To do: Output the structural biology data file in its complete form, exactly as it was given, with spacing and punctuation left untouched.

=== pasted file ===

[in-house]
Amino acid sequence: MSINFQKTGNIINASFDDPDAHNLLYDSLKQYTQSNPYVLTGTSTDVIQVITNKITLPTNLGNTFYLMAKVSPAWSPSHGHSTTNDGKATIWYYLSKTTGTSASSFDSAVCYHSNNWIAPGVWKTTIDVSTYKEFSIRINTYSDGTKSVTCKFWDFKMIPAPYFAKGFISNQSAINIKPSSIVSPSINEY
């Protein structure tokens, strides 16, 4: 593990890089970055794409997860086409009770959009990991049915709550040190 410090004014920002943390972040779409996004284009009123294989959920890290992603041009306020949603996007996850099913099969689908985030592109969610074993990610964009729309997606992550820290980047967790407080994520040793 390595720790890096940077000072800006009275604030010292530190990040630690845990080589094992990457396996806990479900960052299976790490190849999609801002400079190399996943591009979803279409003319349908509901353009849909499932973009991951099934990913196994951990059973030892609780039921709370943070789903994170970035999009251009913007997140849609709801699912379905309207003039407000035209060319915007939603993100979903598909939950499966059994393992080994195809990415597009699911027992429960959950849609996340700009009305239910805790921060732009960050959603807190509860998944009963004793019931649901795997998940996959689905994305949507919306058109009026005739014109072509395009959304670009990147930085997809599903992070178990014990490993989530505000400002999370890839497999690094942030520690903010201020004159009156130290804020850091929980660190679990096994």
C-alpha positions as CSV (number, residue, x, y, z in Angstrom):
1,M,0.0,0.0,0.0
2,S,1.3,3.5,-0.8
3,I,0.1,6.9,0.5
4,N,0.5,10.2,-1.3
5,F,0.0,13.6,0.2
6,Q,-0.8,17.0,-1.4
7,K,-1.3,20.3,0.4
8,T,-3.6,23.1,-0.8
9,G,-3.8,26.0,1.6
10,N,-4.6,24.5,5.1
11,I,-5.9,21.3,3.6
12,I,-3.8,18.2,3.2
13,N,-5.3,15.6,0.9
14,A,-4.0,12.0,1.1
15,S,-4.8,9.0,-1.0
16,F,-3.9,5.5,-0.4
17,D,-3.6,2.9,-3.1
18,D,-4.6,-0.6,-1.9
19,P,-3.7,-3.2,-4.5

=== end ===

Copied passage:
[in-house]
Amino acid sequence: MSINFQKTGNIINASFDDPDAHNLLYDSLKQYTQSNPYVLTGTSTDVIQVITNKITLPTNLGNTFYLMAKVSPAWSPSHGHSTTNDGKATIWYYLSKTTGTSASSFDSAVCYHSNNWIAPGVWKTTIDVSTYKEFSIRINTYSDGTKSVTCKFWDFKMIPAPYFAKGFISNQSAINIKPSSIVSPSINEY
């Protein structure tokens, strides 16, 4: 593990890089970055794409997860086409009770959009990991049915709550040190 410090004014920002943390972040779409996004284009009123294989959920890290992603041009306020949603996007996850099913099969689908985030592109969610074993990610964009729309997606992550820290980047967790407080994520040793 390595720790890096940077000072800006009275604030010292530190990040630690845990080589094992990457396996806990479900960052299976790490190849999609801002400079190399996943591009979803279409003319349908509901353009849909499932973009991951099934990913196994951990059973030892609780039921709370943070789903994170970035999009251009913007997140849609709801699912379905309207003039407000035209060319915007939603993100979903598909939950499966059994393992080994195809990415597009699911027992429960959950849609996340700009009305239910805790921060732009960050959603807190509860998944009963004793019931649901795997998940996959689905994305949507919306058109009026005739014109072509395009959304670009990147930085997809599903992070178990014990490993989530505000400002999370890839497999690094942030520690903010201020004159009156130290804020850091929980660190679990096994």
C-alpha positions as CSV (number, residue, x, y, z in Angstrom):
1,M,0.0,0.0,0.0
2,S,1.3,3.5,-0.8
3,I,0.1,6.9,0.5
4,N,0.5,10.2,-1.3
5,F,0.0,13.6,0.2
6,Q,-0.8,17.0,-1.4
7,K,-1.3,20.3,0.4
8,T,-3.6,23.1,-0.8
9,G,-3.8,26.0,1.6
10,N,-4.6,24.5,5.1
11,I,-5.9,21.3,3.6
12,I,-3.8,18.2,3.2
13,N,-5.3,15.6,0.9
14,A,-4.0,12.0,1.1
15,S,-4.8,9.0,-1.0
16,F,-3.9,5.5,-0.4
17,D,-3.6,2.9,-3.1
18,D,-4.6,-0.6,-1.9
19,P,-3.7,-3.2,-4.5